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Parliament fire: find real suspect, officials told

Zandile Christmas Mafe made his first court appearance in the Cape Town Magistrate’s Court on Tuesday facing five charges. Picture: Phando Jikelo/African News Agency

Zandile Christmas Mafe made his first court appearance in the Cape Town Magistrate’s Court on Tuesday facing five charges. Picture: Phando Jikelo/African News Agency

Published Jan 5, 2022

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CAPE TOWN - Lawyers representing the man accused of being behind the fire in Parliament have rejected the Hawks’ claim that their client was found in possession of items stolen from Parliament, saying the Khayelitsha resident was being made a scapegoat.

Zandile Christmas Mafe made his first court appearance in the Cape Town Magistrate’s Court on Tuesday facing five charges, – housebreaking with intent to steal and theft, two counts of arson, possession of an explosive device and destruction of essential infrastructure relating to the fire in Parliament.

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Mafe – originally from Mahikeng but residing in Cape Town for more than six years – had allegedly been in possession of “laptops, crockery and documents” at the time of his arrest, according to the charge sheet.

Hawks spokesperson Thandi Mbambo said while they thought there might be other people involved, the focus was still on (Mafe) at this stage. “He was arrested by members of the SAPS who are working in Parliament,” said Mbambo.

But speaking outside court on Tuesday, Mafe’s lawyer, Luvuyo Godla, said his client “vehemently denied and rejected these charges and would be pleading not guilty”.

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(Mafe) “was not found in possession of anything”, said Godla. “This is not the person who is supposed to be apprehended. This one is a scapegoat,” said Godla.

He had argued in court to have his client immediately released on bail as he posed no flight risk, and while reports had indicated the man was believed to be homeless, Godla said Mafe had a fixed address in Khayelitsha Site B.

“Our submission is this: surely this poor man is made a scapegoat for failures of the executive and legislature.

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There is no point to come and say we are not ready, when in fact they allege that the most important point of the country has been destroyed, yet they didn’t do anything,” said Godla.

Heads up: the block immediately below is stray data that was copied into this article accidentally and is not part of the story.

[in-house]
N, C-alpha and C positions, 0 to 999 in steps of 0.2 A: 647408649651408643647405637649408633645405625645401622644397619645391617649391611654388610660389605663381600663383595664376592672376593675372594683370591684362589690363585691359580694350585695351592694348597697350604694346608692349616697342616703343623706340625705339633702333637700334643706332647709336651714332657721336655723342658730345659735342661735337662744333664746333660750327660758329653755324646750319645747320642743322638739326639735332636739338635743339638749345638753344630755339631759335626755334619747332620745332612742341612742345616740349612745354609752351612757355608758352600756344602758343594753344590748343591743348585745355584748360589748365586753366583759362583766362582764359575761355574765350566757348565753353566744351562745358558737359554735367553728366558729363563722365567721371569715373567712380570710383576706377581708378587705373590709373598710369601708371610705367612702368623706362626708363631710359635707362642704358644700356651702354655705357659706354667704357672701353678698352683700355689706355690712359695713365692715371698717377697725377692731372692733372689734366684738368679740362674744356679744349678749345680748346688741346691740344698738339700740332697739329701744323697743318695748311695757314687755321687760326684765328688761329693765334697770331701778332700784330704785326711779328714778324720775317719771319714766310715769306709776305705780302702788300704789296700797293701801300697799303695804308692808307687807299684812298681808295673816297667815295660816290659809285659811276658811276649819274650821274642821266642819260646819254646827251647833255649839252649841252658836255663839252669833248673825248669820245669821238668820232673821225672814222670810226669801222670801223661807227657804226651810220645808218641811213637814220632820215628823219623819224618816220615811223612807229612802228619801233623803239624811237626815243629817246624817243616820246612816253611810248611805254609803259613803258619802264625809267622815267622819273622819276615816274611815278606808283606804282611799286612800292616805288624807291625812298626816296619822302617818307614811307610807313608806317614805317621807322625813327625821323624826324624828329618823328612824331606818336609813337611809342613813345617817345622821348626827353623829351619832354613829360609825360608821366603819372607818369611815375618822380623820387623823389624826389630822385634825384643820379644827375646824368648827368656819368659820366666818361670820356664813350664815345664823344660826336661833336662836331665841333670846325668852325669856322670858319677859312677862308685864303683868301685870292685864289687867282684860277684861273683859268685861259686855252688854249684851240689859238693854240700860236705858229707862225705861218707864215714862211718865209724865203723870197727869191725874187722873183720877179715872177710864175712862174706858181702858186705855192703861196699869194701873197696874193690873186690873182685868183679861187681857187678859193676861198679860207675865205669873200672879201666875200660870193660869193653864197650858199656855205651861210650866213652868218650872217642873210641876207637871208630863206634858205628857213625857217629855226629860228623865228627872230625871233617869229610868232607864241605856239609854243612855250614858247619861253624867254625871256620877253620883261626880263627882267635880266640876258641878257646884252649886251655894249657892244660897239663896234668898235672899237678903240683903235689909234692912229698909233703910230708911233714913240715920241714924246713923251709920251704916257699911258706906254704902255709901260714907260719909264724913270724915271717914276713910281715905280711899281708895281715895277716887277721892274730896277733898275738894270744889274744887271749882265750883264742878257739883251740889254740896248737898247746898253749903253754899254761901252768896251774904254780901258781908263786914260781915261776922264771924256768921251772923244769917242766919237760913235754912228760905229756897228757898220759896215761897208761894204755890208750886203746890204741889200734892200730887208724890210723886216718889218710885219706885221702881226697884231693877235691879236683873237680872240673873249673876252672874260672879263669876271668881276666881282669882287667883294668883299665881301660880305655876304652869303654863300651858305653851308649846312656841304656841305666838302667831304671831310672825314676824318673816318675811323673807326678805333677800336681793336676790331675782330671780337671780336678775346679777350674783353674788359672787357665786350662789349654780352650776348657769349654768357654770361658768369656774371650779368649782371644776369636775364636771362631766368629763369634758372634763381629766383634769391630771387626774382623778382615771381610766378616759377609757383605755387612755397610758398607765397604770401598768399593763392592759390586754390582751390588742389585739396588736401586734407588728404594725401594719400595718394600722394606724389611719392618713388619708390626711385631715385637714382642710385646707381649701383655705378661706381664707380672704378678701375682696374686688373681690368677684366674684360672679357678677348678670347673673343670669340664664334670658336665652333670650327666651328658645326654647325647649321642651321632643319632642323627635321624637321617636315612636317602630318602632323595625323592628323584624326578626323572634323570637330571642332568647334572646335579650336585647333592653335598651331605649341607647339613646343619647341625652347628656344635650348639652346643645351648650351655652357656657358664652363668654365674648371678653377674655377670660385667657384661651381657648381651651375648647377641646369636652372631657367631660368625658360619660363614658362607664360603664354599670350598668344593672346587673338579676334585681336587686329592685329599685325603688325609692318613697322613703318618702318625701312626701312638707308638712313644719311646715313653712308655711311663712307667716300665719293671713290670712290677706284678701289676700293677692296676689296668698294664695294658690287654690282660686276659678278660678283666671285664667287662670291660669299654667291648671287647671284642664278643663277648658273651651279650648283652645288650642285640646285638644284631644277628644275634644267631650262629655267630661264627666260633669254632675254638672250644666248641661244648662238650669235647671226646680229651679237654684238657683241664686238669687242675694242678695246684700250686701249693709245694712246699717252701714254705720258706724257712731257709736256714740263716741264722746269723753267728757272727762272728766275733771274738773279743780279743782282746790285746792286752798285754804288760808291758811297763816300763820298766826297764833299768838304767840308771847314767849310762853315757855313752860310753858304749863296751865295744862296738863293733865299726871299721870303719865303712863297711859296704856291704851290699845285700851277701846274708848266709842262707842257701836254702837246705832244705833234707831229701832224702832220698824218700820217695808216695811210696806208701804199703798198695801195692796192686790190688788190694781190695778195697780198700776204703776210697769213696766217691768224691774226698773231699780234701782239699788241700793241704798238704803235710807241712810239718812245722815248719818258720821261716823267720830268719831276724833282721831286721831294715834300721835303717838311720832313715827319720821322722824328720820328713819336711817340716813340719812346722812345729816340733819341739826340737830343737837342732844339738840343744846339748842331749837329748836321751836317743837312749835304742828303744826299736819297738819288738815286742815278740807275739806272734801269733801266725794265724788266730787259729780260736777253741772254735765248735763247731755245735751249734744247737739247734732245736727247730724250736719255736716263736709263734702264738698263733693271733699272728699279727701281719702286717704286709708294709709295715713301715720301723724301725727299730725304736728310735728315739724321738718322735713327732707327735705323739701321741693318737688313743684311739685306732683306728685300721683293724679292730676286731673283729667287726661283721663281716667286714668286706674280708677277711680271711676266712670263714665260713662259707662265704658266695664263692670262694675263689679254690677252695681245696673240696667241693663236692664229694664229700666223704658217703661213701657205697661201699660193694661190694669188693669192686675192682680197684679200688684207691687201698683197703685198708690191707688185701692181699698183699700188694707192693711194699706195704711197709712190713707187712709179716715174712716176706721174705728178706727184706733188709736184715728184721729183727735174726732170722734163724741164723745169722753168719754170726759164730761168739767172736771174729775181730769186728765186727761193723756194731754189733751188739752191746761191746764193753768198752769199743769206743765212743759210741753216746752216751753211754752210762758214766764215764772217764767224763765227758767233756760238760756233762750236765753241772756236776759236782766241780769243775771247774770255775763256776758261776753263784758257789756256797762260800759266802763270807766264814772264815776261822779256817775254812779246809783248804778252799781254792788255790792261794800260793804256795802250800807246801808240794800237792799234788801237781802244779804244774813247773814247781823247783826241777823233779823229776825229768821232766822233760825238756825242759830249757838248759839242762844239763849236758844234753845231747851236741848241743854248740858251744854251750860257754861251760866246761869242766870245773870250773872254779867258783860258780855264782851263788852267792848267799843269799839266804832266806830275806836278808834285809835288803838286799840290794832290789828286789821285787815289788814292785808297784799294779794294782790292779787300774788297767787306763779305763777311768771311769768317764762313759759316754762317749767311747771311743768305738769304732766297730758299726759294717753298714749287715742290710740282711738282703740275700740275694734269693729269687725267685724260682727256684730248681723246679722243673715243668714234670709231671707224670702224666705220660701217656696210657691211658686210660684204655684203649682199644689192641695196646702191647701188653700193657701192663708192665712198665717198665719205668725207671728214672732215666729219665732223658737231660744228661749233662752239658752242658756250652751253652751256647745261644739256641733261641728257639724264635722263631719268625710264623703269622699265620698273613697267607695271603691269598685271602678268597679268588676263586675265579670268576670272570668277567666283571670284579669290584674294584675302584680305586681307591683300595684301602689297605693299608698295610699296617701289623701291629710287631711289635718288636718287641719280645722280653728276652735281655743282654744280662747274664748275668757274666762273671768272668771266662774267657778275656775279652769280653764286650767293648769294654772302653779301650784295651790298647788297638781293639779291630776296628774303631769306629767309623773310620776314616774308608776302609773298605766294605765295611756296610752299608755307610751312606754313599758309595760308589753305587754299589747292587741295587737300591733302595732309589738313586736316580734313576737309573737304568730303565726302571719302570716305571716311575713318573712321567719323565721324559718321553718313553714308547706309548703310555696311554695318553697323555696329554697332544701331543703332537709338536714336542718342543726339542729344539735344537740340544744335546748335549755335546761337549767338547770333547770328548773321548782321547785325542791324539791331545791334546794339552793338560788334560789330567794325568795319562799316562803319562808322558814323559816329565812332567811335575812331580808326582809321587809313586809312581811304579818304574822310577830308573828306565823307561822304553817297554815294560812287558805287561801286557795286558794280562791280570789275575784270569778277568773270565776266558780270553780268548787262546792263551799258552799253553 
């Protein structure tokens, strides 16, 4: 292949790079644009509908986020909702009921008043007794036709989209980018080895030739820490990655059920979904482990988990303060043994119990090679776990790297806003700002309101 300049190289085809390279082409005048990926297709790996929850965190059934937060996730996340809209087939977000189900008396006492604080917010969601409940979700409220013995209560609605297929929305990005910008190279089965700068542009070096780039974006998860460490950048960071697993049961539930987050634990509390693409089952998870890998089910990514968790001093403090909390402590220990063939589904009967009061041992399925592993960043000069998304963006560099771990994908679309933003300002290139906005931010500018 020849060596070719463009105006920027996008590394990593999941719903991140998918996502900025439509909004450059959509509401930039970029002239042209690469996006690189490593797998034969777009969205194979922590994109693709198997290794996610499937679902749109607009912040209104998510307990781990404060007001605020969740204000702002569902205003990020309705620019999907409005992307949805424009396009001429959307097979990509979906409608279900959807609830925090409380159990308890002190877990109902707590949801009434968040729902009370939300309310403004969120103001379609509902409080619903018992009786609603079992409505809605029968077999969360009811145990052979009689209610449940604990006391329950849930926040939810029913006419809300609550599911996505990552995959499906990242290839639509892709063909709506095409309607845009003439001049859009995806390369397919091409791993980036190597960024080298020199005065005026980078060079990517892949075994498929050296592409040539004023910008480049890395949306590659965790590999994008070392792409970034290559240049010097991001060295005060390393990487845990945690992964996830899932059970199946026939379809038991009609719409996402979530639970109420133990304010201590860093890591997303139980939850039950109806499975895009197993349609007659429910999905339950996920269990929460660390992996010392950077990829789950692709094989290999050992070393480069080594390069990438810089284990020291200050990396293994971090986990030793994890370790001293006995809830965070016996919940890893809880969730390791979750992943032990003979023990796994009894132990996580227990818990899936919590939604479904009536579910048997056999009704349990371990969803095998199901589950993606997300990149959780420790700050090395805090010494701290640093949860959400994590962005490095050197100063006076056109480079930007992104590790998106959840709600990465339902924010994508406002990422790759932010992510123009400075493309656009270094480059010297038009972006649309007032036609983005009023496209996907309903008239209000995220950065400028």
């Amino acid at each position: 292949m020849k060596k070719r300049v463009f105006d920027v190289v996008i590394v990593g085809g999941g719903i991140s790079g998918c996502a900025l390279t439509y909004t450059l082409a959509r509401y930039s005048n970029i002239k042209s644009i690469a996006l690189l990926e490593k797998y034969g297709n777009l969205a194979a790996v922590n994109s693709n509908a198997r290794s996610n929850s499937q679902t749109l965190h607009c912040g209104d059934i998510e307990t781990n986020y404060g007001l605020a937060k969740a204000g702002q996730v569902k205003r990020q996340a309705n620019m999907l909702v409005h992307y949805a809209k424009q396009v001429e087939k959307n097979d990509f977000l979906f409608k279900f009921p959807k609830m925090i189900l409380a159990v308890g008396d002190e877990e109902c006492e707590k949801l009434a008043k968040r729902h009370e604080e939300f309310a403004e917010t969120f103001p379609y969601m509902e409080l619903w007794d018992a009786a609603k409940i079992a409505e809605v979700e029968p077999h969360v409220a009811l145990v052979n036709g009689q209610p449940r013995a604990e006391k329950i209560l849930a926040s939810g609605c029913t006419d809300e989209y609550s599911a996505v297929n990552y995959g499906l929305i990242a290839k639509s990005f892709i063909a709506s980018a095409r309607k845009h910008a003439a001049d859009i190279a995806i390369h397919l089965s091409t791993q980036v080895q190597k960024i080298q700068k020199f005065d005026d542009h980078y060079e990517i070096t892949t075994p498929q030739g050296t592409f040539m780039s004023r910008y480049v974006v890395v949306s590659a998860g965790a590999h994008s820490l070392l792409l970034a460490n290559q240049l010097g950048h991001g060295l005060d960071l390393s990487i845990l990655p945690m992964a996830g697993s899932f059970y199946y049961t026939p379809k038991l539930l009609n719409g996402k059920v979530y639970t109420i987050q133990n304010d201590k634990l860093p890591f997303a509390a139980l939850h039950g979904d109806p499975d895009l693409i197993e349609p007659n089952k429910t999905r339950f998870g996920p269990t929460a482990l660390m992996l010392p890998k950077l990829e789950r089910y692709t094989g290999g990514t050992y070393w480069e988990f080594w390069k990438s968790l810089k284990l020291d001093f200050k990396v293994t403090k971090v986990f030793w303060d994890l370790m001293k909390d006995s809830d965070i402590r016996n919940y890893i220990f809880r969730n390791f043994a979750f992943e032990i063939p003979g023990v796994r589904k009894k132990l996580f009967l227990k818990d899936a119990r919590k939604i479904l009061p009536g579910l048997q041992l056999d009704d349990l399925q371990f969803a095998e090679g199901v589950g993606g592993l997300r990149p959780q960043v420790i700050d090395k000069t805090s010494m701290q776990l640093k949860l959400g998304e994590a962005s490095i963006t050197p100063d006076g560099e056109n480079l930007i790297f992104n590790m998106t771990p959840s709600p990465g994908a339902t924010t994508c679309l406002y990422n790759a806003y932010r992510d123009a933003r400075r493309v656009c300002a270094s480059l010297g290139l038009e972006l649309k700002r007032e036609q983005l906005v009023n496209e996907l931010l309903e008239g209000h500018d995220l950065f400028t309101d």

Mafe is expected to face more charges, said National Prosecuting Authority spokesperson Eric Ntabazalila.

“The State requested the court to postpone the case for the next seven days for bail information, such as the confirmation of his residential address, whether he has any assets, any pending cases, any pending warrants of arrests against him and any previous convictions.

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The State also requested the postponement in order to determine the schedule under which the accused will be charged as it intends to charge him under Schedule 5, while the defence insists that he must be charged under Schedule 1.

“The postponement will also provide the investigating officer, Colonel Theron, with an opportunity to visit the crime scene to determine the extent of the damage.

The crime scene was still active until late (on Monday) which made it inaccessible. The State will oppose (Mafe’s) bail application which he intends to bring at his next appearance,” said Ntabazalila.

The matter has been postponed to January 11 to allow for further investigations and for bail information to be collected.

Talking to the Cape Times on Tuesday, Mafe’s neighbour, Maggie Basse, described him as a loner.

“He did not talk much, he would just greet and continue with what he was doing, and that would be because he did not understand isiXhosa. He only spoke Afrikaans and siSwati, if I am not mistaken. Sometimes I would see him doing his laundry and at times washing dishes.

“We were shocked to see him on TV,” said Basse.

Cyberwarfare specialist and head of the Information Science Department at Stellenbosch University, Professor Bruce Watson, said key points like Parliament should be far better protected.

“It’s something that requires a certain level of diligence, commitment and ongoing investment because you can’t fall behind with that kind of thing.

If you take a look at various parliaments overseas ... many countries also subscribe to a certain measure of openness, which is what we value in our democracy, but at the same time you can also have very unobtrusive security that protects the Parliament and related buildings.

“There are new technologies with lots of types of sensors and many people in the country have that in their own homes. The fact that we as a country don’t have this is quite sad and quite shameful,” said Watson. The Department of Public Works and Infrastructure told MPs that all the systems were working in Parliament when the fire started.

“I would like to confirm and emphasise that our systems were working as intended and that they were tested quite late in December to give us that particular assurance,” the department’s acting director -general, Imtiaz Fazel, said.

Cape Times

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